I want to be the taste of genuine and life-giving Christianity to those I meet. I am assuming you want that, too. In order to be that, we need to examine our lives carefully for sin and wage a constant war against it. Satan is subtle and sly and will use even the “small sins” (as if there were such a thing!) to trip us up and render us ineffective for God.

 

The Fifty Dollar Bill

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Taking our anger out on those we love most seems to be a pretty typical pattern for many of us.

If something bad happens at work, on the team, or at church, most of us tend to keep our cool. It isn’t until we are in our own homes that we react emotionally to the painful incident or bad day and end up hurting those closest to us by lashing out in anger.

The other day, I found an old checkbook that I no longer use. I ripped up the few remaining checks and threw the whole thing in the trash. For some reason, I glanced down at the wastebasket. Was I surprised when my eyes fell on “part” of a $50 bill!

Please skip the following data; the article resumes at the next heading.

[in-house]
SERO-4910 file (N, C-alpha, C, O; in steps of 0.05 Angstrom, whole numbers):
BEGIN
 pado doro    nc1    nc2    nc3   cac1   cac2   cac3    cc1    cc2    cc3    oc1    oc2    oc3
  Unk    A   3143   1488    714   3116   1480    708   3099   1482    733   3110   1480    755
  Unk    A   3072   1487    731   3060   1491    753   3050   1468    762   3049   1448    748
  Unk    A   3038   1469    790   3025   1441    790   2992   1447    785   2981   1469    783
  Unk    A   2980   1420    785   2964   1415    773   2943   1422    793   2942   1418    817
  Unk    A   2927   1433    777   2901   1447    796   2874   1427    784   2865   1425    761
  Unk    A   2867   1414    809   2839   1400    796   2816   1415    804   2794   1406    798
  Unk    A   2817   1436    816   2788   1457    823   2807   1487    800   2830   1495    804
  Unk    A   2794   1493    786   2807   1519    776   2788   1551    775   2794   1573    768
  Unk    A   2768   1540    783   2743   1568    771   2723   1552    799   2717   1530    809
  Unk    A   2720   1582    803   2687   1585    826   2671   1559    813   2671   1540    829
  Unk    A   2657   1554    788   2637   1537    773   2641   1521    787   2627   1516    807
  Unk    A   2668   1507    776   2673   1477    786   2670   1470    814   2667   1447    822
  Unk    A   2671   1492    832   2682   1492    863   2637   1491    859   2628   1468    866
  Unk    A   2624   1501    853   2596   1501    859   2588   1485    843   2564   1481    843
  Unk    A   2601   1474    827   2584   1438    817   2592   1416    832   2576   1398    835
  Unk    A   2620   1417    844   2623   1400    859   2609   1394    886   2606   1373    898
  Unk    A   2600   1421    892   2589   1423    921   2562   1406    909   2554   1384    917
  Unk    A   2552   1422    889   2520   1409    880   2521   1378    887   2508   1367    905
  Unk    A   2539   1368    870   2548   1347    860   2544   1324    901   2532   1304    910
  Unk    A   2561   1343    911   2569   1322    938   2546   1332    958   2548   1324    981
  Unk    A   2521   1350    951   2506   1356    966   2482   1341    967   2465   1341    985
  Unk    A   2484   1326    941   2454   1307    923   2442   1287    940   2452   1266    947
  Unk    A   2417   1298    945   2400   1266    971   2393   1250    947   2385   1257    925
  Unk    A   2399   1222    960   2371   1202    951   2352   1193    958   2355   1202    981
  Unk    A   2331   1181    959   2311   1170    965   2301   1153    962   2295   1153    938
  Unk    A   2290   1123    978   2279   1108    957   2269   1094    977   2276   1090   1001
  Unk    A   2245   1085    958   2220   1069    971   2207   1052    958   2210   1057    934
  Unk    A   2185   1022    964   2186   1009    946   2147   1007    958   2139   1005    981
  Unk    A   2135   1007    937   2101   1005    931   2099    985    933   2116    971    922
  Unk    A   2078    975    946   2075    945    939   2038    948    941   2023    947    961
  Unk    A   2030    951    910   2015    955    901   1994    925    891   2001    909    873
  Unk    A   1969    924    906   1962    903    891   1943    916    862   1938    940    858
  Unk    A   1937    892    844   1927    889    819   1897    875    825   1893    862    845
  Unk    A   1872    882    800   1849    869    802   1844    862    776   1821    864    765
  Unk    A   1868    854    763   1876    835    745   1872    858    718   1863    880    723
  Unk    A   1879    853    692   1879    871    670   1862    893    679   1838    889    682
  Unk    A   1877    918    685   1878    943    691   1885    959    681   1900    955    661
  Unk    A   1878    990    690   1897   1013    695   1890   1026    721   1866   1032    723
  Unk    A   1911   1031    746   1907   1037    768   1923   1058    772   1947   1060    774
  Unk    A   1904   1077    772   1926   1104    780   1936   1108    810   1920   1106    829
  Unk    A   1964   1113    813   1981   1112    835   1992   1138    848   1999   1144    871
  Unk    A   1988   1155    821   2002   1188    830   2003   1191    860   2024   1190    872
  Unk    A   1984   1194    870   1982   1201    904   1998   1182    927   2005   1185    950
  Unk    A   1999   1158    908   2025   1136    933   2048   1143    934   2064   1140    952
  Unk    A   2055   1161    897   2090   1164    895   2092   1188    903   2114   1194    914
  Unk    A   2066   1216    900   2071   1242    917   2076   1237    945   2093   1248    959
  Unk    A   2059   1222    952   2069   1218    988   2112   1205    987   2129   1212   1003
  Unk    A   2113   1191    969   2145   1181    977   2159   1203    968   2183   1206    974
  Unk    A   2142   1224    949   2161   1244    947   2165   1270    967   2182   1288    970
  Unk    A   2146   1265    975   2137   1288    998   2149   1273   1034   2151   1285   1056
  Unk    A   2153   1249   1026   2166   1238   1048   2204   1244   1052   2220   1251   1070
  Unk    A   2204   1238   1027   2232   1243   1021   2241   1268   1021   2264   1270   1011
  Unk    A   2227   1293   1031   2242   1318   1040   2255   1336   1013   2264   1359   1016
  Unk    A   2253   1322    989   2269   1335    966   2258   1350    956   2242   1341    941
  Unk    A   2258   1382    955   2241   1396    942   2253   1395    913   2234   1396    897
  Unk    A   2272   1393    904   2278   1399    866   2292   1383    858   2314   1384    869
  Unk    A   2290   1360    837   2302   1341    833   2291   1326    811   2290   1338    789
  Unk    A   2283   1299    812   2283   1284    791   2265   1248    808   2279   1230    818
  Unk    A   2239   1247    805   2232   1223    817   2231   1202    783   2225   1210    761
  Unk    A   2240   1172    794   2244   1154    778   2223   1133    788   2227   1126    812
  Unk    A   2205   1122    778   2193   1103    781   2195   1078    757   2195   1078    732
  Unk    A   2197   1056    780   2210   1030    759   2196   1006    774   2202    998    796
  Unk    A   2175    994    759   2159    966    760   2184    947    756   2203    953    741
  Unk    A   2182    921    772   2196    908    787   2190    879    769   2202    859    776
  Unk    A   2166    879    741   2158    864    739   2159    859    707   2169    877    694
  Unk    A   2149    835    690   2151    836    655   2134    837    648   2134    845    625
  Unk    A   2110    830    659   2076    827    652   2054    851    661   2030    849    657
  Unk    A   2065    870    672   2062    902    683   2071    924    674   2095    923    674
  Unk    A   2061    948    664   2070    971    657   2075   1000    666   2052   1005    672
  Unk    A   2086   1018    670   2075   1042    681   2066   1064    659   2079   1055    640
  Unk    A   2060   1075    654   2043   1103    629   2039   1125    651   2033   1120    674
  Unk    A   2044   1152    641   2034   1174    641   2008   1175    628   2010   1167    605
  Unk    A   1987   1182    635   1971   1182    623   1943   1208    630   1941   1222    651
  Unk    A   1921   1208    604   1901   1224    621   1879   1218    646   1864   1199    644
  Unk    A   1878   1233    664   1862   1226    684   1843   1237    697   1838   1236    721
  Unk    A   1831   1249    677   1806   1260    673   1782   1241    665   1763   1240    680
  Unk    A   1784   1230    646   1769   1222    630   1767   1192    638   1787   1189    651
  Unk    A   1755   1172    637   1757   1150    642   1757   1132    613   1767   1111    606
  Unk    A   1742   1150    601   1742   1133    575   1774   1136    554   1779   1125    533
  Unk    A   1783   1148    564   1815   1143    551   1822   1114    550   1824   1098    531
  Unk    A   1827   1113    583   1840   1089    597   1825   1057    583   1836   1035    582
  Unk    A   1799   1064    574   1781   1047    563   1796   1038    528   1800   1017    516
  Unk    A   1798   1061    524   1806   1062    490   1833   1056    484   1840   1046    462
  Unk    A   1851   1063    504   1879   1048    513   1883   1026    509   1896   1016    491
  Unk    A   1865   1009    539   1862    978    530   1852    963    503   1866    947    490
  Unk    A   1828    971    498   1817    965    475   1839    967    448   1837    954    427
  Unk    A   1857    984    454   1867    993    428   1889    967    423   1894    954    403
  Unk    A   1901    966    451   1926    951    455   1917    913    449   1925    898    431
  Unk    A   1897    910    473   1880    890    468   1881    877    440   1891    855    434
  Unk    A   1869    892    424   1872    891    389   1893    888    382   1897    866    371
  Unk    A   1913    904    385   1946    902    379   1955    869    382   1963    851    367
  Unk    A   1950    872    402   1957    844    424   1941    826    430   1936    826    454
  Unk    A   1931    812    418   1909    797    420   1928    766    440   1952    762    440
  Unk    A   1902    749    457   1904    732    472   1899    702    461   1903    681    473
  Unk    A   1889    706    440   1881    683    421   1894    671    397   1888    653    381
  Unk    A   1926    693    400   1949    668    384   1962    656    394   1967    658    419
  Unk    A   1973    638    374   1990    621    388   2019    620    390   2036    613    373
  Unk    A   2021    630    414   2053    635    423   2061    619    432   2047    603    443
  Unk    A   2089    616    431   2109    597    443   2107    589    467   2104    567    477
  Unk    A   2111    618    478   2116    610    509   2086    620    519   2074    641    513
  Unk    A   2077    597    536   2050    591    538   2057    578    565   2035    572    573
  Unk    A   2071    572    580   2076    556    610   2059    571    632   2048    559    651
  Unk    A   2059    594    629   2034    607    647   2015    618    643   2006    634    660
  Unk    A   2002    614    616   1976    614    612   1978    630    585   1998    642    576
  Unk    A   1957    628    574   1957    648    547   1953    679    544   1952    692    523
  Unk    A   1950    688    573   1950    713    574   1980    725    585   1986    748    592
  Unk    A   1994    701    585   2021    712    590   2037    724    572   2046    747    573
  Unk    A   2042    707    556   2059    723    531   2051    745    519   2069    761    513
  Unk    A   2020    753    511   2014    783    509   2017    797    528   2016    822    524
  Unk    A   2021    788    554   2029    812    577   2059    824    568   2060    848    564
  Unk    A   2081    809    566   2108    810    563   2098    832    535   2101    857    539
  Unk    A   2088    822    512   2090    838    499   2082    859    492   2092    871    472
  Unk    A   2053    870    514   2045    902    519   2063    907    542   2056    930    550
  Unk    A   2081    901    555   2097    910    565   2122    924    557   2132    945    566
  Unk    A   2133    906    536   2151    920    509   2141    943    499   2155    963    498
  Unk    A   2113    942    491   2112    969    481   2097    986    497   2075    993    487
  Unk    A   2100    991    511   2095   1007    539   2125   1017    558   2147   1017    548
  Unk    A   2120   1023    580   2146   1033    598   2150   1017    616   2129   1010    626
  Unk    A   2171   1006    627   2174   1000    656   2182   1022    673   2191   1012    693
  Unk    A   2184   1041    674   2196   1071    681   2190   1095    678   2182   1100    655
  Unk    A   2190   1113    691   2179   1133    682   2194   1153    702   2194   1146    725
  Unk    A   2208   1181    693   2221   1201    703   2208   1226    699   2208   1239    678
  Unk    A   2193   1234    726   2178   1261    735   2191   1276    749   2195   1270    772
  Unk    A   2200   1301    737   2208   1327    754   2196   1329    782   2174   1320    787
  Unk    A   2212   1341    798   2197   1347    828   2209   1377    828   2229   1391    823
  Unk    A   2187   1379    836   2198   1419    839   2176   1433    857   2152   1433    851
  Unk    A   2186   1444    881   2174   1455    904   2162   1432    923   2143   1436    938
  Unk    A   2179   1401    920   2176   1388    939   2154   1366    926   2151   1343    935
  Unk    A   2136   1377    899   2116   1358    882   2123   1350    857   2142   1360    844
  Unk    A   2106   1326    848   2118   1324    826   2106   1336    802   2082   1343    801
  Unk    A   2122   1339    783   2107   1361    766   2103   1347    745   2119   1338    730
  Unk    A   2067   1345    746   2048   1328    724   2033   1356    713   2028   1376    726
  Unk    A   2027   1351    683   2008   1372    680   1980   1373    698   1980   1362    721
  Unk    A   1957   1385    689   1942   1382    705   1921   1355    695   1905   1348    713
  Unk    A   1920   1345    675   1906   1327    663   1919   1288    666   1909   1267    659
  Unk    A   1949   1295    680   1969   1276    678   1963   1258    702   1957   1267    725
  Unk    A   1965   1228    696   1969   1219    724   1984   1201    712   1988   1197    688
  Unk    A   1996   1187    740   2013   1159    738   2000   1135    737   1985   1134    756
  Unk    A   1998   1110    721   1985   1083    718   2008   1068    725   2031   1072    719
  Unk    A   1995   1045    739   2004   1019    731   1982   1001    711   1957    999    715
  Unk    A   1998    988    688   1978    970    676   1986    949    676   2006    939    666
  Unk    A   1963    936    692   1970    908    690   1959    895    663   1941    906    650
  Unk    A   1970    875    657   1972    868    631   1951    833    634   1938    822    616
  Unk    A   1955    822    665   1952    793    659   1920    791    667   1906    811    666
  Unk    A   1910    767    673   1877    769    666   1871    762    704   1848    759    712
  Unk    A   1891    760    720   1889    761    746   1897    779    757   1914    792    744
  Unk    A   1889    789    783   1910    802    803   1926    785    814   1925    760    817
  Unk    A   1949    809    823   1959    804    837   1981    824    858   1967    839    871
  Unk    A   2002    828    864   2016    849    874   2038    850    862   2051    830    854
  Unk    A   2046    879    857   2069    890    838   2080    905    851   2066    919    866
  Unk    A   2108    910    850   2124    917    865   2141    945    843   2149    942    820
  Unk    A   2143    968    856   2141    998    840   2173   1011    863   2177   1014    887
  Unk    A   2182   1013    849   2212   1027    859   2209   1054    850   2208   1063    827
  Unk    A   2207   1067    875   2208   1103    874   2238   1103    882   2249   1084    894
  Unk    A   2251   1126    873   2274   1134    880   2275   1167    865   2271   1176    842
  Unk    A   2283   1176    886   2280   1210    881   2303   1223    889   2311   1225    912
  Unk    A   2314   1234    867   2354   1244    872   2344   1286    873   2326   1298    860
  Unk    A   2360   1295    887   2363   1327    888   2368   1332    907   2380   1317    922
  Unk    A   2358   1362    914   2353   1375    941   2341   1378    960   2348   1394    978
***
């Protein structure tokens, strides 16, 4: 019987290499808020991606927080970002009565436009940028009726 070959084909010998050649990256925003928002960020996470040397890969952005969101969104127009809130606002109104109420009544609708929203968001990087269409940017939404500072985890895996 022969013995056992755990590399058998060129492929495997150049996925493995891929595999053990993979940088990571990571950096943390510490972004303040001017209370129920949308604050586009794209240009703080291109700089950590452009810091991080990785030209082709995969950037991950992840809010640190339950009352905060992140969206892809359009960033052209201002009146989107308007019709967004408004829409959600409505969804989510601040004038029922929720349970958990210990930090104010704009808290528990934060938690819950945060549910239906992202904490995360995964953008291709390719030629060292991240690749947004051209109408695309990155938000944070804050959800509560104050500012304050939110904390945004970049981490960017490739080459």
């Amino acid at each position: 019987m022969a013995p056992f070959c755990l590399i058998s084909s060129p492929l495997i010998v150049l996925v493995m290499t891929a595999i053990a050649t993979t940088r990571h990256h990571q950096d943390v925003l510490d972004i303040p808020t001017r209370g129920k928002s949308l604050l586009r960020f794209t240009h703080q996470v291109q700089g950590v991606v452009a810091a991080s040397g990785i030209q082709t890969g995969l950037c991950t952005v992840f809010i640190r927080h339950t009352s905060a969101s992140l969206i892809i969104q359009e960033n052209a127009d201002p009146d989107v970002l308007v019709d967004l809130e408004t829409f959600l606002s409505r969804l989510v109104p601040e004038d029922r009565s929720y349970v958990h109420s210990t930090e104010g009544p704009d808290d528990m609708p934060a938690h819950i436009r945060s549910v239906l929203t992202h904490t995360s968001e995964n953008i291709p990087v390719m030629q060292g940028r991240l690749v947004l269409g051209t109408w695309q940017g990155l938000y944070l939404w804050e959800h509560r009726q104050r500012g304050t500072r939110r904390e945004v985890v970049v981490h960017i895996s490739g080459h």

At first, my thought was no way! and I quickly reached down and pulled out the piece, not quite believing that it was actually real. Then I panicked a bit — did I actually just rip up a $50 bill?

I started searching a bit frantically for the pieces. In just a moment, I had found all three. I carefully put the pieces in order and then started taping them back together.

Will the bank accept this bill? I think so –although I’m not quite sure — never having done this particular foolish thing before.

But will it ever be the same again?

No, it will not. I can never make that bill magically into one whole piece again. It will always be taped for the remainder of its days in circulation.

What makes this even sadder is that I never intended to rip up that $50 bill. It just kind of got in my way, unknowingly hidden within the pages of an old checkbook (I still have no idea why it was there or any recollection of putting it there).

What a great picture of what so often happens with our closest relationships–